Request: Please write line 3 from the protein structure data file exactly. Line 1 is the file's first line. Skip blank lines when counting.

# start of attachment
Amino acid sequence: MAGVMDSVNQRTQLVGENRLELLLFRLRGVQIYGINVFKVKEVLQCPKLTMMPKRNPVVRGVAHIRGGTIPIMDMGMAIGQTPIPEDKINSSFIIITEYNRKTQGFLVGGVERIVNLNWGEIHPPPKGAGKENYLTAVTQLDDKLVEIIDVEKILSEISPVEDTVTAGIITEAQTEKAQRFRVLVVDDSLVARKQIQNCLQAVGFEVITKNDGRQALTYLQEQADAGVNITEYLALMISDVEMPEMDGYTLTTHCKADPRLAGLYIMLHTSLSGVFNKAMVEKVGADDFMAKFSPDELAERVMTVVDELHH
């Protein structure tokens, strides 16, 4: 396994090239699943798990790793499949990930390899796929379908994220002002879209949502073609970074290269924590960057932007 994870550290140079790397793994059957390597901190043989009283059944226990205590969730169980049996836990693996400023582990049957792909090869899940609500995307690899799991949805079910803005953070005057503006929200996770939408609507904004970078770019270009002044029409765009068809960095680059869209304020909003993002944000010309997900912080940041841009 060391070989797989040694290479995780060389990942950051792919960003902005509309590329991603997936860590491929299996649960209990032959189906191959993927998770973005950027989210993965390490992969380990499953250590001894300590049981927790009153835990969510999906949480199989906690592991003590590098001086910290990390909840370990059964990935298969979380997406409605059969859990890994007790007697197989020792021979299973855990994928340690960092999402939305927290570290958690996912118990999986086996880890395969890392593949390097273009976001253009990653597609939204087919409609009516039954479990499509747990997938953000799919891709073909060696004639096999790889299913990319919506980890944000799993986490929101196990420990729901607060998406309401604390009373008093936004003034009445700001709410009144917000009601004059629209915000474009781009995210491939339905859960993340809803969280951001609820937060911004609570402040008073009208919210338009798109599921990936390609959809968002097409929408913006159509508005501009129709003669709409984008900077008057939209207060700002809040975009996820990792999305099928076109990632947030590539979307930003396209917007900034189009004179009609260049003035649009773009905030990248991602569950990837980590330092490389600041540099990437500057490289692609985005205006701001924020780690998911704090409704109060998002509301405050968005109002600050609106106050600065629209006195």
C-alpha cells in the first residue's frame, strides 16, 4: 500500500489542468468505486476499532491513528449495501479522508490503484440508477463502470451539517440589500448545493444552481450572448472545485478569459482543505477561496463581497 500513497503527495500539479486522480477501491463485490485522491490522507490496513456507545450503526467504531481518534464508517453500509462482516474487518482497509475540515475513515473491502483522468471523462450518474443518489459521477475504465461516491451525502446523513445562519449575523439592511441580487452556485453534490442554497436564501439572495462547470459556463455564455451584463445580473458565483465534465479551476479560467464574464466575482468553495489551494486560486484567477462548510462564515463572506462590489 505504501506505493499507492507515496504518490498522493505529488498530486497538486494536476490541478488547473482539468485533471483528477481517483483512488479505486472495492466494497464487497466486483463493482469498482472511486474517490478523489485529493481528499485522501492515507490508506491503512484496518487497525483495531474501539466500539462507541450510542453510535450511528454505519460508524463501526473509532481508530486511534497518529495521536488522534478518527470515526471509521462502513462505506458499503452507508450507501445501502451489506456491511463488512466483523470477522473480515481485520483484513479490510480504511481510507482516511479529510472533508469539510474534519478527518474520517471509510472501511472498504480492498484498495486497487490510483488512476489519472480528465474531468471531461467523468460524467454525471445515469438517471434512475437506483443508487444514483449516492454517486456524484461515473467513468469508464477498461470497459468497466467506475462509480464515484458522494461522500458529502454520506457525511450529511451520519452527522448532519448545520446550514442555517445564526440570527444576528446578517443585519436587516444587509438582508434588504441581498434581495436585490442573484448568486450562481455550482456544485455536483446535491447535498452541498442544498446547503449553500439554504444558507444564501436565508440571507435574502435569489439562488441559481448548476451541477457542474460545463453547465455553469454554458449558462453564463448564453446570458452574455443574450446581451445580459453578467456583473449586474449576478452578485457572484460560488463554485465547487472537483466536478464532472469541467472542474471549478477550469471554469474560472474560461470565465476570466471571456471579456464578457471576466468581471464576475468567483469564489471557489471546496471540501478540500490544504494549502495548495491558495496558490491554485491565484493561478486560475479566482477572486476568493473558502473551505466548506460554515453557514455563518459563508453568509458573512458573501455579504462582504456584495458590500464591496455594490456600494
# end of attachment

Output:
C-alpha cells in the first residue's frame, strides 16, 4: 500500500489542468468505486476499532491513528449495501479522508490503484440508477463502470451539517440589500448545493444552481450572448472545485478569459482543505477561496463581497 500513497503527495500539479486522480477501491463485490485522491490522507490496513456507545450503526467504531481518534464508517453500509462482516474487518482497509475540515475513515473491502483522468471523462450518474443518489459521477475504465461516491451525502446523513445562519449575523439592511441580487452556485453534490442554497436564501439572495462547470459556463455564455451584463445580473458565483465534465479551476479560467464574464466575482468553495489551494486560486484567477462548510462564515463572506462590489 505504501506505493499507492507515496504518490498522493505529488498530486497538486494536476490541478488547473482539468485533471483528477481517483483512488479505486472495492466494497464487497466486483463493482469498482472511486474517490478523489485529493481528499485522501492515507490508506491503512484496518487497525483495531474501539466500539462507541450510542453510535450511528454505519460508524463501526473509532481508530486511534497518529495521536488522534478518527470515526471509521462502513462505506458499503452507508450507501445501502451489506456491511463488512466483523470477522473480515481485520483484513479490510480504511481510507482516511479529510472533508469539510474534519478527518474520517471509510472501511472498504480492498484498495486497487490510483488512476489519472480528465474531468471531461467523468460524467454525471445515469438517471434512475437506483443508487444514483449516492454517486456524484461515473467513468469508464477498461470497459468497466467506475462509480464515484458522494461522500458529502454520506457525511450529511451520519452527522448532519448545520446550514442555517445564526440570527444576528446578517443585519436587516444587509438582508434588504441581498434581495436585490442573484448568486450562481455550482456544485455536483446535491447535498452541498442544498446547503449553500439554504444558507444564501436565508440571507435574502435569489439562488441559481448548476451541477457542474460545463453547465455553469454554458449558462453564463448564453446570458452574455443574450446581451445580459453578467456583473449586474449576478452578485457572484460560488463554485465547487472537483466536478464532472469541467472542474471549478477550469471554469474560472474560461470565465476570466471571456471579456464578457471576466468581471464576475468567483469564489471557489471546496471540501478540500490544504494549502495548495491558495496558490491554485491565484493561478486560475479566482477572486476568493473558502473551505466548506460554515453557514455563518459563508453568509458573512458573501455579504462582504456584495458590500464591496455594490456600494